The English-language debut of Dutch director Sacha Polak, Dirty God follows a young London mother, Jade (newcomer Vicky Knight), as she tries to reassemble her life after an acid attack leads to disfigurement and burns across her face and upper body – the unprovoked assault coming courtesy of her ex-boyfriend and father of her child. The injuries change the ways in which many people interact with her, altering her sense of self, driving her to pursue cheap plastic surgery in Morocco and fracturing her relationships with her mother, Lisa (Katherine Kelly), and infant daughter.
With co-writer Susie Farrell, Polak eschews common on-screen treatments of burn survivors, avoiding making Jade an object of pity and passivity but also not placing her on a pedestal. She is a complicated, well-rounded character who makes impulsive, sometimes disastrous decisions. Dirty God is a complex story of survival, not victimhood. Her trauma is not easy to boil down: there’s relatively little soul-searching or self-pity, and she has recurring sex dreams about her attacker.
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“I saw a young burn survivor at a music festival,” Polak says of the inspiration for her drama. “I looked at her and I flinched, and I saw everybody around her doing the same thing. I thought, this woman, who had severe scars on her face, deals with this every single day of her life. I wanted to make a film about a young woman who could never hide from this thing. Your face is your identity, it’s your first portal of communication.”
Working out of London, Polak and Farrell started interviewing young female burn survivors: “We talked to them about how they felt about themselves, if they thought they would find a new partner in life, what the hurdles were. For us, it was really important that it wouldn’t be a depressing kitchen sink drama. We wanted to make a colourful film that also captures youth and Jade’s view of life.”
Polak and her casting team looked for a real-life burn survivor to potentially play Jade, though they were unconfident of finding someone comfortable with performing the material at all, let alone excelling with it. They eventually found Vicky Knight, a healthcare worker with no prior acting experience, whose own scars came from a childhood pub fire tragedy in 2003.
Acting in Dirty God was, in a way, a difficult re-living of Knight’s own recovery experience. Dealing with certain emotions at the age she was at the time of her own injuries meant she never really grappled with them: “My accident happened when I was eight years old, so I didn’t really deal with the feelings and emotions – my mum did. As a kid, you aren’t going to understand what’s happened to you and why it’s happened to you, you just go along with it.”
Although Dirty God is her acting debut, Knight had an unpleasant previous experience with reality television: “I was in a stupid programme that absolutely humiliated me. They approached me and said they wanted someone with burns to show how they live their life day in and day out. I agreed to do it and we filmed across about six to eight months, and it turned out to be this dating programme. Two weeks before it aired on TV, they emailed me and said: ‘Thanks for playing your part. It’s going to be called Too Ugly for Love.’ They lied, basically. And then they later came back to me and said: ‘Oh, we really want you in the programme The Undateables.’ I sent them a massive complaint.”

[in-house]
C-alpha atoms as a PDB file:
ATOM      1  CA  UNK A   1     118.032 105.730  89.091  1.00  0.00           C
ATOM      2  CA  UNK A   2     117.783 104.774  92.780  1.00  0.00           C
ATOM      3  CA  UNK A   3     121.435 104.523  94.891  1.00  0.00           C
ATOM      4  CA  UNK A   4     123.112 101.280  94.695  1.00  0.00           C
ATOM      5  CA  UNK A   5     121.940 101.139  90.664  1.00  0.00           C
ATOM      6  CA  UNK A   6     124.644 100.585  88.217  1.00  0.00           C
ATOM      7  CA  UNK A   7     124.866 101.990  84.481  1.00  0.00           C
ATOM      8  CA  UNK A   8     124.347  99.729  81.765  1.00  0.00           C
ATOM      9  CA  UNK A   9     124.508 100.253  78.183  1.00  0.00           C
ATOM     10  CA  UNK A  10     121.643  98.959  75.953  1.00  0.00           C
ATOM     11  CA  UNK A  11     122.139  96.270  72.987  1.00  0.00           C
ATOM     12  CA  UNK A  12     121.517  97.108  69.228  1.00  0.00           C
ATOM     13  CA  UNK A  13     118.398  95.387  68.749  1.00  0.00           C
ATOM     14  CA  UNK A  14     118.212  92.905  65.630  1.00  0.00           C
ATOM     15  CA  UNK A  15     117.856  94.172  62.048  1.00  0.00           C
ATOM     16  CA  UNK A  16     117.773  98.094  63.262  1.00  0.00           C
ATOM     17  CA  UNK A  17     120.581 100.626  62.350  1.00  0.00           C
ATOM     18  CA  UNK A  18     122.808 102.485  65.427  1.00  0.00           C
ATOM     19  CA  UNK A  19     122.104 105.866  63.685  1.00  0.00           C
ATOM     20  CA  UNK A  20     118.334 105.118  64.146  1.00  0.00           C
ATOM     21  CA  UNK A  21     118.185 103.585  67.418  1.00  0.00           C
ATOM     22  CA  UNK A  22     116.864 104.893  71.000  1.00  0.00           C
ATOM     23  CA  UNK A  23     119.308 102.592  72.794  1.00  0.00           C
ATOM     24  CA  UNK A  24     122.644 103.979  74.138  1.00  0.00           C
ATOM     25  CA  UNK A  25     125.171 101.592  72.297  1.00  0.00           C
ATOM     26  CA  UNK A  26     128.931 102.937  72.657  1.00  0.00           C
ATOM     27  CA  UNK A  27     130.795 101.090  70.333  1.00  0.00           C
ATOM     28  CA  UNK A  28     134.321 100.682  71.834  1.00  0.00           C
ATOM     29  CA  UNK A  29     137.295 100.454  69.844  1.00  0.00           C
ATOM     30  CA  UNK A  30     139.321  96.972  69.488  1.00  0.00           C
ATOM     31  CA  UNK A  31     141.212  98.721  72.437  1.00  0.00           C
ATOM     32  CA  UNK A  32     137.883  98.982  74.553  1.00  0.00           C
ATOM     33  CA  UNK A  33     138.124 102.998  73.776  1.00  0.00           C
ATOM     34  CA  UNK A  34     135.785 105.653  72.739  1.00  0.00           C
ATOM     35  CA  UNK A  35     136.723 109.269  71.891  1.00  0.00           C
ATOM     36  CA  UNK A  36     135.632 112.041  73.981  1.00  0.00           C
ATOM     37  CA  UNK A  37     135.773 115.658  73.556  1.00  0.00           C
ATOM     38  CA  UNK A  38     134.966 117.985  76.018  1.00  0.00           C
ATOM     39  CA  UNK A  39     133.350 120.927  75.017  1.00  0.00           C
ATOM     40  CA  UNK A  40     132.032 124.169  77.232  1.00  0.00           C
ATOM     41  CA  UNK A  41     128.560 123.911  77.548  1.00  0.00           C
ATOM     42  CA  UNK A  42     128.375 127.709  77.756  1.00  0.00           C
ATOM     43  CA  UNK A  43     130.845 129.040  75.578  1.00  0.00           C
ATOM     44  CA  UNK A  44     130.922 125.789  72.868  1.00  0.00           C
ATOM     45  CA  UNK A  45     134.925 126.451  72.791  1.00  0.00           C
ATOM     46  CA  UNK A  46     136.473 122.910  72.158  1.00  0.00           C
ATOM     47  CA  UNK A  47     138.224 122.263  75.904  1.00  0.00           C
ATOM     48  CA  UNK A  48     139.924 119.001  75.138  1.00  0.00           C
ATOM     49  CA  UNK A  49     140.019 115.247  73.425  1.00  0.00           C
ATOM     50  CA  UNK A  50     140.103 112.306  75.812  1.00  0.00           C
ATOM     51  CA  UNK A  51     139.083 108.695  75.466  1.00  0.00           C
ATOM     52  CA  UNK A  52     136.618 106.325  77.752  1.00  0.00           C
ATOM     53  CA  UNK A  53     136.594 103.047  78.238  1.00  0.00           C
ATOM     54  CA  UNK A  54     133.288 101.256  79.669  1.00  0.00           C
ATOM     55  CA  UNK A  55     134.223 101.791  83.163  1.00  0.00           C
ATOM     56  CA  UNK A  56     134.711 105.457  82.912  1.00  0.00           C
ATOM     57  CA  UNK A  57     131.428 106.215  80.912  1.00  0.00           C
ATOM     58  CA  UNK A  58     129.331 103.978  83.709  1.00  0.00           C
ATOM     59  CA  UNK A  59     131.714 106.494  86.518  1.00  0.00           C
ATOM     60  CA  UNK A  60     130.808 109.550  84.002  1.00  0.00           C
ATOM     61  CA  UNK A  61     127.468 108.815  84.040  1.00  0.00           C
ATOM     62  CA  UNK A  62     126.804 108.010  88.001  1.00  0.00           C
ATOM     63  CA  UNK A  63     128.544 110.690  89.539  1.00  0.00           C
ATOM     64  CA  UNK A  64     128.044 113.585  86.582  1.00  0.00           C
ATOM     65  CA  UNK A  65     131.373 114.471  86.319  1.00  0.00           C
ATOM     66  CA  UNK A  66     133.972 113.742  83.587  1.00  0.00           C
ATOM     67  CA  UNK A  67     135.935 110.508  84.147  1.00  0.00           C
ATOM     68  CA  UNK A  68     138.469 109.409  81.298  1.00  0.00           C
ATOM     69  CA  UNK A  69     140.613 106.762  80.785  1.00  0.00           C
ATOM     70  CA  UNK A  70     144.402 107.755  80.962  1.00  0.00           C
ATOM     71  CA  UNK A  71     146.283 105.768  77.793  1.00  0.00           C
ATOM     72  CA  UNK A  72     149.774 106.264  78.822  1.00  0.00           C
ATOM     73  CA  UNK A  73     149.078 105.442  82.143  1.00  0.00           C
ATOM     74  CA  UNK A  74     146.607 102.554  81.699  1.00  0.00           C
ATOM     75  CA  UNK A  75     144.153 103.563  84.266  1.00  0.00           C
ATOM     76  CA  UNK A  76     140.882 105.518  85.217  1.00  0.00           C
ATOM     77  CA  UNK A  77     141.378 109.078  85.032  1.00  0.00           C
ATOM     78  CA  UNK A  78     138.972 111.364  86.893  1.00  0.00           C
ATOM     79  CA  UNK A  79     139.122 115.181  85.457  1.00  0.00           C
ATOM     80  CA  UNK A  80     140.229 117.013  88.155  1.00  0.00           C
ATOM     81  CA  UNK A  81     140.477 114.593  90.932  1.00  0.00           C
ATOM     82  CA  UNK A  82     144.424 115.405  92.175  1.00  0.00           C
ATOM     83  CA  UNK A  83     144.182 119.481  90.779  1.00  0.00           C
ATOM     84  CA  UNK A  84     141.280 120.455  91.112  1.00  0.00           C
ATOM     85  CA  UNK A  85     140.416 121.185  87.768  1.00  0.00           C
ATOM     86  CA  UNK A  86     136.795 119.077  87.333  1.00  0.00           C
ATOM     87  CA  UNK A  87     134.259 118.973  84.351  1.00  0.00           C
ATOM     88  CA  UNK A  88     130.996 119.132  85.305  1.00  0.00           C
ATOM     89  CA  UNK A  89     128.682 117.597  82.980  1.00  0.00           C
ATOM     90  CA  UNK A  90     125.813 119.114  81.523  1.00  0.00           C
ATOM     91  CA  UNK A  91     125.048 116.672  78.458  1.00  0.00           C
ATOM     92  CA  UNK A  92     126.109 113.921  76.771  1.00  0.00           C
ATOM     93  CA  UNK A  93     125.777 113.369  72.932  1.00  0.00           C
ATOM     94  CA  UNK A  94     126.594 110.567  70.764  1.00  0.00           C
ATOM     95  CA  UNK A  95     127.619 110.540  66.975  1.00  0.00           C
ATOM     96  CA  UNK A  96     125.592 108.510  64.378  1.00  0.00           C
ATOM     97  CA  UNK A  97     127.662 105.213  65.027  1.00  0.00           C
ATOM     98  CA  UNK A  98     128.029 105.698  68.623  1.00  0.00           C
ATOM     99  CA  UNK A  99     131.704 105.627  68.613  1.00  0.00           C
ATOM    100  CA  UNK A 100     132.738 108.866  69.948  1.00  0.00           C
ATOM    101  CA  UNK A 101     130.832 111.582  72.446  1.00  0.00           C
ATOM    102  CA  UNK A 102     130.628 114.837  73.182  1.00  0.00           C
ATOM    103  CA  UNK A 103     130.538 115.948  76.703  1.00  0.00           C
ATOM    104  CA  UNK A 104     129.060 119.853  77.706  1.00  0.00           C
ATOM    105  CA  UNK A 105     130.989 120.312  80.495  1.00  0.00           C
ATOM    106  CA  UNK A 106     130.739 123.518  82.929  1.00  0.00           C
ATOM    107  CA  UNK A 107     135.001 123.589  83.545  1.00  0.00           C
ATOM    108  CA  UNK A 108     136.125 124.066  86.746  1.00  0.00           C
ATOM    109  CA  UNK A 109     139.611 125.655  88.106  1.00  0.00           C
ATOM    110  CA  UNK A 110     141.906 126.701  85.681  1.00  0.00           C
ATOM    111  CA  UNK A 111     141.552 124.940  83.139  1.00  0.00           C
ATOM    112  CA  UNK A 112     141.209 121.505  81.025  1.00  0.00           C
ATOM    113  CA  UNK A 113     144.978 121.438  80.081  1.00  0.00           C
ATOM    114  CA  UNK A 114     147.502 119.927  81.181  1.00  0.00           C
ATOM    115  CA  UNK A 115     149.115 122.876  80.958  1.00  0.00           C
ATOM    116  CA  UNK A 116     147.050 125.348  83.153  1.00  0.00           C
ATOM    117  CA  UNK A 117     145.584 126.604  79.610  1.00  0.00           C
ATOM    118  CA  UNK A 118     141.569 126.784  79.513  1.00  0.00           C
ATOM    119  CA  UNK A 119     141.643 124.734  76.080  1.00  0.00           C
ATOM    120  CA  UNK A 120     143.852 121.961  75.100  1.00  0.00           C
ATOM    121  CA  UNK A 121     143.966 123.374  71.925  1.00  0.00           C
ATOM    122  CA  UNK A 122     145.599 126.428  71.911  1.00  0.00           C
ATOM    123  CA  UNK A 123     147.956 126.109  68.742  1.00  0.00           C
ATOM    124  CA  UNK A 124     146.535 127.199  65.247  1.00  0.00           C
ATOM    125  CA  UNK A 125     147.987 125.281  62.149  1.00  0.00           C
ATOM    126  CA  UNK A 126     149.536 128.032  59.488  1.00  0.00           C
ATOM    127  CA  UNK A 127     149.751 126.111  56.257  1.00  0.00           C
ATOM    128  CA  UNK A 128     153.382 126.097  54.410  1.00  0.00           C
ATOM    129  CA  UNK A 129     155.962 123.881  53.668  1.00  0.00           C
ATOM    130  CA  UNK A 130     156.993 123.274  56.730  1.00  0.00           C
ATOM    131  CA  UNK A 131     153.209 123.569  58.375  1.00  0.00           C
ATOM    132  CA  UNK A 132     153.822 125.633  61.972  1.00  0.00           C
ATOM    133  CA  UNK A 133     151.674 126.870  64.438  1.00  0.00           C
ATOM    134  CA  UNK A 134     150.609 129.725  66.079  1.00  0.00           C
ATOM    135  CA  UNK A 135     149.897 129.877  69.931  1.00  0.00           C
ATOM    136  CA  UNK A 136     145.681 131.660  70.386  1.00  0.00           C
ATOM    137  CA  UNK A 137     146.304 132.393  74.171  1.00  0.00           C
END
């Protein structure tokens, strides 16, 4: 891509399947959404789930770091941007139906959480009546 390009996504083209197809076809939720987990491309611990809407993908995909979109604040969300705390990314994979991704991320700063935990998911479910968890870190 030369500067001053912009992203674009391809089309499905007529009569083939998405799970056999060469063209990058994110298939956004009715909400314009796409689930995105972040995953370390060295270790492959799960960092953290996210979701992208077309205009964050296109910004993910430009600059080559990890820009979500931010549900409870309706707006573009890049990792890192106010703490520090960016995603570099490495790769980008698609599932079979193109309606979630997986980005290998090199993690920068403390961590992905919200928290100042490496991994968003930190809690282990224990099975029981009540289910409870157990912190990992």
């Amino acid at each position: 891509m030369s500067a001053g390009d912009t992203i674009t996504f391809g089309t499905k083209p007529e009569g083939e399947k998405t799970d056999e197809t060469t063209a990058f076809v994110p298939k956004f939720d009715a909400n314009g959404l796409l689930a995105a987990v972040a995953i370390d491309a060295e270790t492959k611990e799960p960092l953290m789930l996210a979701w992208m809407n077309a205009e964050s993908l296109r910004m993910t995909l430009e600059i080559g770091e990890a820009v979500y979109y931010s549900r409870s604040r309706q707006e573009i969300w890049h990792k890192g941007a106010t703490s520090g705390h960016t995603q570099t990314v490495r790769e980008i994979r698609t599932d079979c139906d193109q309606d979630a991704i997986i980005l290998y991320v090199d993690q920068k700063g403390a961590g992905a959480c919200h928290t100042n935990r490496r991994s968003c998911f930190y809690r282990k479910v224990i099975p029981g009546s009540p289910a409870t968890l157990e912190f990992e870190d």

Understandably shaken by the programme, which, among other deceptions, also apparently misrepresented her sexual orientation in its framing, Knight was hesitant to respond to repeated attempts at email contact from Lucy Pardee, one of Dirty God’s casting directors. “It took about a year for me to finally answer her,” Knight says. “I did a self-tape, then I met Sacha, and then we built this friendship. When it came to doing scenes, I knew I could trust her, and I knew I could go to her if I wasn’t happy with something, especially since some of the scenes are very close to my heart. I’ve brought a lot of my own feelings and emotions to Jade, so some of the scenes were really hard for me to do, and I did get really upset with some of them, but I knew I could. I knew that wasn’t a problem for me to get upset. I didn’t have to hide those feelings when I had before.”
“When we wrapped,” continues Knight, “Sacha and [producer] Marleen Slot gave me a photo album and every one of the crew, from the English to the Dutch to the Moroccan, had all written something that they liked about me, and there were loads of stills taken during filming. I’ve got that to keep, so when I’m having a bad day, I just read from it and I know that I’m loved.”
Should there be opportunities for her, Knight hopes to continue in the field of acting: “I’m more than happy to do anything; I’m looking forward to what comes next. Before I did the film, I didn’t want to live with it anymore. I’d gotten to the point where it got to me so much that I gave up. When Sacha approached me, and I’ve said it to her many times, she saved my life. Without doing this film, I would still be in that situation. I hated myself and thought I was ugly, but now I can say I’m proud of my scars and that my scars are a piece of art. I love them.”
Knight shares that she hopes the themes of self-love, courage and belief that anything’s possible, regardless of “whether you’ve got a disfigurement or a disability”, are what viewers take from the film. “I love Vicky’s message,” Polak adds. “And for me, I love films that can touch you in a way where you take them with you for the rest of your life; that touch you in a way that’s maybe not evident at the first impression. I hope that people take this film with them in that way.”